• GPHYSICS
    • G06COMPUTING; CALCULATING; COUNTING
    • G06KRECOGNITION OF DATA; PRESENTATION OF DATA; RECORD CARRIERS; HANDLING RECORD CARRIERS
    • G06K19/00Record carriers for use with machines and with at least a part designed to carry digital markings
    • G06K19/06Record carriers for use with machines and with at least a part designed to carry digital markings characterised by the kind of the digital marking, e.g. shape, nature, code
    • G06K19/067Record carriers with conductive marks, printed circuits or semiconductor circuit elements, e.g. credit or identity cards also with resonating or responding marks without active components
    • G06K19/07Record carriers with conductive marks, printed circuits or semiconductor circuit elements, e.g. credit or identity cards also with resonating or responding marks without active components with integrated circuit chips
    • G06K19/077Constructional details, e.g. mounting of circuits in the carrier
    • G06K19/07701Constructional details, e.g. mounting of circuits in the carrier the record carrier comprising an interface suitable for human interaction
    • HELECTRICITY
    • H04ELECTRIC COMMUNICATION TECHNIQUE
    • H04WWIRELESS COMMUNICATION NETWORKS
    • H04W52/00Power management, e.g. TPC [Transmission Power Control], power saving or power classes
    • H04W52/02Power saving arrangements
    • H04W52/0209Power saving arrangements in terminal devices
    • H04W52/0251Power saving arrangements in terminal devices using monitoring of local events, e.g. events related to user activity
    • H04W52/0254Power saving arrangements in terminal devices using monitoring of local events, e.g. events related to user activity detecting a user operation or a tactile contact or a motion of the device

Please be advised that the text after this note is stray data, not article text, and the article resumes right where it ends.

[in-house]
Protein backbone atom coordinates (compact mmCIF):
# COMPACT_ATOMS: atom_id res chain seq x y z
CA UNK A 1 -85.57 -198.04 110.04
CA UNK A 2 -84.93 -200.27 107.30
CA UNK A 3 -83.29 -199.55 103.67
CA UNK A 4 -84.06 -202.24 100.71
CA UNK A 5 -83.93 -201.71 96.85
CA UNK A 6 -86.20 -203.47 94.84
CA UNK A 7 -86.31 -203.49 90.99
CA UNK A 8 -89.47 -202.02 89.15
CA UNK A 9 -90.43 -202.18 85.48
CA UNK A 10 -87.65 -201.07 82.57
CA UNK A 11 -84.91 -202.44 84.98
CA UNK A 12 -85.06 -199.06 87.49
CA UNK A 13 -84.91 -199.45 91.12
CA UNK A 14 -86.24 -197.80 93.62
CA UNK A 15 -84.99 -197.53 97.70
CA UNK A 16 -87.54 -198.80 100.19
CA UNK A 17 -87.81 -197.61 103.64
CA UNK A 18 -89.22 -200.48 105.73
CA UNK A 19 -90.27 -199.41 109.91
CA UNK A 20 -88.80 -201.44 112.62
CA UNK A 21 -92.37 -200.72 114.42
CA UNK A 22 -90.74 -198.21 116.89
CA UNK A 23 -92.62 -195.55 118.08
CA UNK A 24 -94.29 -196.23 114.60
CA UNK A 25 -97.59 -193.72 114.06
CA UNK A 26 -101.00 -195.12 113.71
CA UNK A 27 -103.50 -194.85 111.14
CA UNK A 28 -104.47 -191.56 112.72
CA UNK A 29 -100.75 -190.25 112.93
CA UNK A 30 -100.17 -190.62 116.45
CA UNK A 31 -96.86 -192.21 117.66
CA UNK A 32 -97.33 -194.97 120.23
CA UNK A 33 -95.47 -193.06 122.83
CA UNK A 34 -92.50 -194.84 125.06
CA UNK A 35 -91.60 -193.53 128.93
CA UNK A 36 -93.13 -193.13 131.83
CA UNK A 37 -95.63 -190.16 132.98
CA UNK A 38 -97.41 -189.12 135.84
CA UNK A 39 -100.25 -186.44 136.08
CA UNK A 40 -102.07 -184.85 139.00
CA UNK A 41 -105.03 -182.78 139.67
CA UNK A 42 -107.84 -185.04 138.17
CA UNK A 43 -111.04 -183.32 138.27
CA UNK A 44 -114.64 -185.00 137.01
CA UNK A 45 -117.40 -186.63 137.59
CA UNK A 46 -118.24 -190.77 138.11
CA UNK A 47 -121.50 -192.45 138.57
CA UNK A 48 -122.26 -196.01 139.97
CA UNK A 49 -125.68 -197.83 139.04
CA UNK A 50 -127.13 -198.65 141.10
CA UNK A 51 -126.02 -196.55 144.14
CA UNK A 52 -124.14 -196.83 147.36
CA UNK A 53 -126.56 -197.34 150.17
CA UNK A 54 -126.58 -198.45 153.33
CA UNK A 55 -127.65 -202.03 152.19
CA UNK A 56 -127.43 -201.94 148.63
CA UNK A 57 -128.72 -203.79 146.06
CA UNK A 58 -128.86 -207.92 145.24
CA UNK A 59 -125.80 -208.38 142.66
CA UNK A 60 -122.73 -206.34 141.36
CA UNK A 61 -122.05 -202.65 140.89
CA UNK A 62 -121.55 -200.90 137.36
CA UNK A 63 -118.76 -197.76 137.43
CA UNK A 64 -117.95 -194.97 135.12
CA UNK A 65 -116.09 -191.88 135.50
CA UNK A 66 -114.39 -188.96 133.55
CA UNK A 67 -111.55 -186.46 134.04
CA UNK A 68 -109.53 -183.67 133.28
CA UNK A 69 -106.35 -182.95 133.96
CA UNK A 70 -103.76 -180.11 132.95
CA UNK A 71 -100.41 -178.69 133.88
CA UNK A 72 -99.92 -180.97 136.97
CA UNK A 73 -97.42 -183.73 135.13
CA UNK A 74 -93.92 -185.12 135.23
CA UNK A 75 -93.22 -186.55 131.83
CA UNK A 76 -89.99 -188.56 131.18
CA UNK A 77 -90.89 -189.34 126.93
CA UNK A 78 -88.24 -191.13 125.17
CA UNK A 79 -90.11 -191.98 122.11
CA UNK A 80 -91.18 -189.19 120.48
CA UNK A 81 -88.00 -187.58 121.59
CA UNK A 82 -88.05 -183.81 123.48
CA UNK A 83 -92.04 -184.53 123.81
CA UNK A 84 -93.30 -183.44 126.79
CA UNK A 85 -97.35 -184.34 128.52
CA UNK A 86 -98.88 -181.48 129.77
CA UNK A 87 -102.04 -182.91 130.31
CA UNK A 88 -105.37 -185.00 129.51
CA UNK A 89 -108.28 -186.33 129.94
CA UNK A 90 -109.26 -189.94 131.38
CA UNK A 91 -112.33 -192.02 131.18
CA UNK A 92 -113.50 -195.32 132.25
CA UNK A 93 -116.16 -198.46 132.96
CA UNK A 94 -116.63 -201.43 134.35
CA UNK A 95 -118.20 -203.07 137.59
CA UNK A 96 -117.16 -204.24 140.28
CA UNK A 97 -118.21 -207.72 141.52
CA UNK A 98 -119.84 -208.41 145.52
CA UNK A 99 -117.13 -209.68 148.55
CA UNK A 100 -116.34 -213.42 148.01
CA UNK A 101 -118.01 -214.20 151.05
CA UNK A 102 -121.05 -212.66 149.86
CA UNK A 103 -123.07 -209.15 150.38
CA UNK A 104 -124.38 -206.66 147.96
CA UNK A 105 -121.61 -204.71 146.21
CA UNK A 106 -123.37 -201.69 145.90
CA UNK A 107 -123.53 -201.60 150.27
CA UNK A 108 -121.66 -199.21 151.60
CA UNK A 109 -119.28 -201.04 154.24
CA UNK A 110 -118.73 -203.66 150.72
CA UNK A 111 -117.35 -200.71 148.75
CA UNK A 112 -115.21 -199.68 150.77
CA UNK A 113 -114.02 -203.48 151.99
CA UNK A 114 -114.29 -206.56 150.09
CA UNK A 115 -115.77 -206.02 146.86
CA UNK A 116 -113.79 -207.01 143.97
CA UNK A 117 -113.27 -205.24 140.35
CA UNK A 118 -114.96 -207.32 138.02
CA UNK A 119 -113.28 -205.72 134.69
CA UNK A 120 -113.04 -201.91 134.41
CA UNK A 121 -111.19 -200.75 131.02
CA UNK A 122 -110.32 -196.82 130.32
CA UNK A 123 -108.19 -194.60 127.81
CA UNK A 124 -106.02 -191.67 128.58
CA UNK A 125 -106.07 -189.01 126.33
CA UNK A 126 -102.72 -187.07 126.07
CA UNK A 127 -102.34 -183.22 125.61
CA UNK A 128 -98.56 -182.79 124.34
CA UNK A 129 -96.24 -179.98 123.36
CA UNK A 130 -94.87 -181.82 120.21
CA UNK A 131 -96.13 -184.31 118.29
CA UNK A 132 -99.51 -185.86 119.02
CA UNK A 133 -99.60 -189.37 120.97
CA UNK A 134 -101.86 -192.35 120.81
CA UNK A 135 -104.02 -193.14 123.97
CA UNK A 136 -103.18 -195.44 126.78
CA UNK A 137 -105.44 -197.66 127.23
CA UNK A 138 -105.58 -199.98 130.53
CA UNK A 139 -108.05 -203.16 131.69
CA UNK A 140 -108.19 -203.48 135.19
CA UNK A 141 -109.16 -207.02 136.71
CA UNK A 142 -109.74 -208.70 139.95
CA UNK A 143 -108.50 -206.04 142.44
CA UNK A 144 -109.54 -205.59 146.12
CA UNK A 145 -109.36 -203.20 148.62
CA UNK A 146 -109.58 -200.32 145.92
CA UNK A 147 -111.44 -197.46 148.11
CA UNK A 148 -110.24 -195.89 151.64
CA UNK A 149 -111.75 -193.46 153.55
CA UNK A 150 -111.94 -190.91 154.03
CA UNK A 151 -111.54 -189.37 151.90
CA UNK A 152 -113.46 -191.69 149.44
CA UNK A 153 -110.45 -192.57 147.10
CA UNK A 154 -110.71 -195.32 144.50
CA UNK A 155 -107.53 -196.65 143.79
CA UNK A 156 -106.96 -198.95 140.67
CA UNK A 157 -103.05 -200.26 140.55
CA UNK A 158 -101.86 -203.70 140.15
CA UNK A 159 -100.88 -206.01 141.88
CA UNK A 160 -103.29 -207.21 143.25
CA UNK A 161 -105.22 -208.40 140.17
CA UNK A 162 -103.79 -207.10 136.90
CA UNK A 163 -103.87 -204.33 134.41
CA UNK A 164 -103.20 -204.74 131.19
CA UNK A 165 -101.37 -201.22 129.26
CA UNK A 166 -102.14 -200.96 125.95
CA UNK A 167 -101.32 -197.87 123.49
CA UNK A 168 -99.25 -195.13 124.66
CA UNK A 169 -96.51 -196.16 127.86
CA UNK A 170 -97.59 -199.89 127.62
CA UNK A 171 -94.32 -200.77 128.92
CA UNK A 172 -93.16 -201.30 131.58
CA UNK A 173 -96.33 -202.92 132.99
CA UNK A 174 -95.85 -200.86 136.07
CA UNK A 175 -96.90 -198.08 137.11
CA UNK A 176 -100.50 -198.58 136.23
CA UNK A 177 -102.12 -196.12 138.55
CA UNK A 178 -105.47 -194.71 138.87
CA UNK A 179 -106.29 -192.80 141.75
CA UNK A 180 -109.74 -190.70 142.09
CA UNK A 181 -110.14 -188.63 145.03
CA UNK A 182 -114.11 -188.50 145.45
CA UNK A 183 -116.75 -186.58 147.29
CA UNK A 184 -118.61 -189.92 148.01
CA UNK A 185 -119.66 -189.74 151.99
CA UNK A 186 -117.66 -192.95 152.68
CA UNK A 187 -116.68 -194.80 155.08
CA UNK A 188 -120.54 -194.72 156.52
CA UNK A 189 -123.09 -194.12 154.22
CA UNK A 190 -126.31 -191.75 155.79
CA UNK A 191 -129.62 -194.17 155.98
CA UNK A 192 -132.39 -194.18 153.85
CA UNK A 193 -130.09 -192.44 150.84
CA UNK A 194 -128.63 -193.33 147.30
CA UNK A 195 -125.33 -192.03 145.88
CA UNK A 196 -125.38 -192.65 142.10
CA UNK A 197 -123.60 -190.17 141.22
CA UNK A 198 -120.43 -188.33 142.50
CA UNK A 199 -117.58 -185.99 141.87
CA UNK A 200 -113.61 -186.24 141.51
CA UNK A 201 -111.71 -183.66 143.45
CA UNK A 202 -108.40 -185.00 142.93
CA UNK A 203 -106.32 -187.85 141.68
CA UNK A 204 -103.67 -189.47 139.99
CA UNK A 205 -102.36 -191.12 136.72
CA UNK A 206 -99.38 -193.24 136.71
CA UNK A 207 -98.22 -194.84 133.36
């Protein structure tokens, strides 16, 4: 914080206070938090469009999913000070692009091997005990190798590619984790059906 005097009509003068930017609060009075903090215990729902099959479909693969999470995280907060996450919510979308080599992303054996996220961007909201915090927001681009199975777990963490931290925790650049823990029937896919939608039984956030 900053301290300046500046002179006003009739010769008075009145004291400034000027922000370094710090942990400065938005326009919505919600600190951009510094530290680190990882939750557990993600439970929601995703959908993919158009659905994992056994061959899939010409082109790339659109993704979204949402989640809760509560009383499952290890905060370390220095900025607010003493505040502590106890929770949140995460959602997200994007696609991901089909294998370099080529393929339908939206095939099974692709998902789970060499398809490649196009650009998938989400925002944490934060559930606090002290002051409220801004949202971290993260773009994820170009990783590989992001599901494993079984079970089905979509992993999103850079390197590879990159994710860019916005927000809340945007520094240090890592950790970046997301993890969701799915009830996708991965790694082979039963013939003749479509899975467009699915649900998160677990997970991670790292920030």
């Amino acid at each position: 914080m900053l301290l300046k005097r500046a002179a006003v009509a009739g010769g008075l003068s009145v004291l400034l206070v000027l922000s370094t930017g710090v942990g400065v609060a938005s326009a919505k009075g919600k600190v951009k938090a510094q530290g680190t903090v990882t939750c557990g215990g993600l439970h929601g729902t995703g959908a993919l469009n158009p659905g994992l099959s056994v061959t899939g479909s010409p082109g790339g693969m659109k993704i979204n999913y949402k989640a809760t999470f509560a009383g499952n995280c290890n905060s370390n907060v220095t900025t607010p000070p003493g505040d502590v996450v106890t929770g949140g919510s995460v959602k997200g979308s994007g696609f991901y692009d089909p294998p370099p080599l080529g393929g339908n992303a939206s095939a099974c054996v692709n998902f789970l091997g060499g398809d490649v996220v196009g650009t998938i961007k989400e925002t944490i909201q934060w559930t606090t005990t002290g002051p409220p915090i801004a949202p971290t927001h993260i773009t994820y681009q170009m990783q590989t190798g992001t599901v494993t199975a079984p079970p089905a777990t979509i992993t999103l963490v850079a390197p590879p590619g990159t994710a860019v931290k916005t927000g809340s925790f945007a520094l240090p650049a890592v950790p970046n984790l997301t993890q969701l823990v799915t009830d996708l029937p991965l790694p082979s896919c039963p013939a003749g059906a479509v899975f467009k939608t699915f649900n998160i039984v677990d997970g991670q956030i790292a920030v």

Abstract

A method of saving power on a biometrically authorisable device 102, the device comprising a biometric sensor 130; movement sensor 16; control system 114, 128; and an internal power source. The device is placed in a zero-power standby mode when not in use. The device wakes up and powers up the biometric sensor when the controller receives an electrical signal from the movement sensor, the electrical signal being generated in response to a predetermined sequence of movements. The movement utilised to wake the device up may be an unusual movement such as tap(s) on a hard surface. The movement sensor may be a piezoelectric device (accelerometer, sounder or microphone). Before full access to the devices functions is granted biometric verification may take place via a fingerprint sensor. The device may revert to low-power mode if left for a period of time; or when it is set that way by the user; or when movements associated with loss or theft of the device are detected. An electrical switch may provide the isolation means that powers down the biometric sensor. The circuit arrangement may be contained within a smartcard.